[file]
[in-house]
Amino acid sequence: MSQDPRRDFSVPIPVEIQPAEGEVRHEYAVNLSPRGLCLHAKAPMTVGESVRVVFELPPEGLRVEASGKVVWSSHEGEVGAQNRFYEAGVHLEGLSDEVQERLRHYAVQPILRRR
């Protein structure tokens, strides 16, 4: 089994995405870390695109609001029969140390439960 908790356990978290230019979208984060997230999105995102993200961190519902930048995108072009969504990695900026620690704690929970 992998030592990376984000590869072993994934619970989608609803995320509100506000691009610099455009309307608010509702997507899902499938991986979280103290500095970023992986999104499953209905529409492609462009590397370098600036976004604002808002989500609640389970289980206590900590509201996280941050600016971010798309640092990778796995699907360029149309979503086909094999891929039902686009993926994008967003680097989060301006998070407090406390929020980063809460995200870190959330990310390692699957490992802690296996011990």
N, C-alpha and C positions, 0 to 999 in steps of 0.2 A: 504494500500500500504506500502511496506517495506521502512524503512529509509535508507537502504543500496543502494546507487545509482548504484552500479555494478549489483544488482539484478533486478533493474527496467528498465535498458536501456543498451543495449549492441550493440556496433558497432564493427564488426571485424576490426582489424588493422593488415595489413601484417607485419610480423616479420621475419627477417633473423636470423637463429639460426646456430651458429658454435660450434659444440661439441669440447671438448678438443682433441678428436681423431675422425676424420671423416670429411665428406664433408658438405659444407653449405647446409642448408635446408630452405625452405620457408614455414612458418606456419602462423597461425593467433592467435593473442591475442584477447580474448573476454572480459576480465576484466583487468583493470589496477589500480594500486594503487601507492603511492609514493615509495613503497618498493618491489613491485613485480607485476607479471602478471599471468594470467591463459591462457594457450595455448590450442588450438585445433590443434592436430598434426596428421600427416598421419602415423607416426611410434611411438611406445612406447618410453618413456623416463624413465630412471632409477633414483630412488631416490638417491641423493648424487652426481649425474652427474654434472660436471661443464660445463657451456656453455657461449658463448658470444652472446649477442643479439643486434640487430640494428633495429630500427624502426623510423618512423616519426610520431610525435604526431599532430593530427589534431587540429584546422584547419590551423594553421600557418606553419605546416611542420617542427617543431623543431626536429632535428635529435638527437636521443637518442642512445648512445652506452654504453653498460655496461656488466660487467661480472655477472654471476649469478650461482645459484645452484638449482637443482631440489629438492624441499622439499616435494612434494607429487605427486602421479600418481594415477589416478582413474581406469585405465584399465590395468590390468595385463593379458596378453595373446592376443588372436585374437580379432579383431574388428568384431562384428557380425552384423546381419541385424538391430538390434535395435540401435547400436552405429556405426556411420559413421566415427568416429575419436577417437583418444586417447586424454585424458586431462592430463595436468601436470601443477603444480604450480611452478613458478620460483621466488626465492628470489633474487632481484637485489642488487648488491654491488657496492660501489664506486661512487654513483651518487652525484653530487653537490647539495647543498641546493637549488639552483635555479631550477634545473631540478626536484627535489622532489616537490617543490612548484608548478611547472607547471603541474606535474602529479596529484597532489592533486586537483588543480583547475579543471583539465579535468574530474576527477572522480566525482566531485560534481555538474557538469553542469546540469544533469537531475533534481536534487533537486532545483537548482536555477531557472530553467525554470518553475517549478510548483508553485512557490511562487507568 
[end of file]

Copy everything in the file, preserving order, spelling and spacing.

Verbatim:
[in-house]
Amino acid sequence: MSQDPRRDFSVPIPVEIQPAEGEVRHEYAVNLSPRGLCLHAKAPMTVGESVRVVFELPPEGLRVEASGKVVWSSHEGEVGAQNRFYEAGVHLEGLSDEVQERLRHYAVQPILRRR
């Protein structure tokens, strides 16, 4: 089994995405870390695109609001029969140390439960 908790356990978290230019979208984060997230999105995102993200961190519902930048995108072009969504990695900026620690704690929970 992998030592990376984000590869072993994934619970989608609803995320509100506000691009610099455009309307608010509702997507899902499938991986979280103290500095970023992986999104499953209905529409492609462009590397370098600036976004604002808002989500609640389970289980206590900590509201996280941050600016971010798309640092990778796995699907360029149309979503086909094999891929039902686009993926994008967003680097989060301006998070407090406390929020980063809460995200870190959330990310390692699957490992802690296996011990």
N, C-alpha and C positions, 0 to 999 in steps of 0.2 A: 504494500500500500504506500502511496506517495506521502512524503512529509509535508507537502504543500496543502494546507487545509482548504484552500479555494478549489483544488482539484478533486478533493474527496467528498465535498458536501456543498451543495449549492441550493440556496433558497432564493427564488426571485424576490426582489424588493422593488415595489413601484417607485419610480423616479420621475419627477417633473423636470423637463429639460426646456430651458429658454435660450434659444440661439441669440447671438448678438443682433441678428436681423431675422425676424420671423416670429411665428406664433408658438405659444407653449405647446409642448408635446408630452405625452405620457408614455414612458418606456419602462423597461425593467433592467435593473442591475442584477447580474448573476454572480459576480465576484466583487468583493470589496477589500480594500486594503487601507492603511492609514493615509495613503497618498493618491489613491485613485480607485476607479471602478471599471468594470467591463459591462457594457450595455448590450442588450438585445433590443434592436430598434426596428421600427416598421419602415423607416426611410434611411438611406445612406447618410453618413456623416463624413465630412471632409477633414483630412488631416490638417491641423493648424487652426481649425474652427474654434472660436471661443464660445463657451456656453455657461449658463448658470444652472446649477442643479439643486434640487430640494428633495429630500427624502426623510423618512423616519426610520431610525435604526431599532430593530427589534431587540429584546422584547419590551423594553421600557418606553419605546416611542420617542427617543431623543431626536429632535428635529435638527437636521443637518442642512445648512445652506452654504453653498460655496461656488466660487467661480472655477472654471476649469478650461482645459484645452484638449482637443482631440489629438492624441499622439499616435494612434494607429487605427486602421479600418481594415477589416478582413474581406469585405465584399465590395468590390468595385463593379458596378453595373446592376443588372436585374437580379432579383431574388428568384431562384428557380425552384423546381419541385424538391430538390434535395435540401435547400436552405429556405426556411420559413421566415427568416429575419436577417437583418444586417447586424454585424458586431462592430463595436468601436470601443477603444480604450480611452478613458478620460483621466488626465492628470489633474487632481484637485489642488487648488491654491488657496492660501489664506486661512487654513483651518487652525484653530487653537490647539495647543498641546493637549488639552483635555479631550477634545473631540478626536484627535489622532489616537490617543490612548484608548478611547472607547471603541474606535474602529479596529484597532489592533486586537483588543480583547475579543471583539465579535468574530474576527477572522480566525482566531485560534481555538474557538469553542469546540469544533469537531475533534481536534487533537486532545483537548482536555477531557472530553467525554470518553475517549478510548483508553485512557490511562487507568 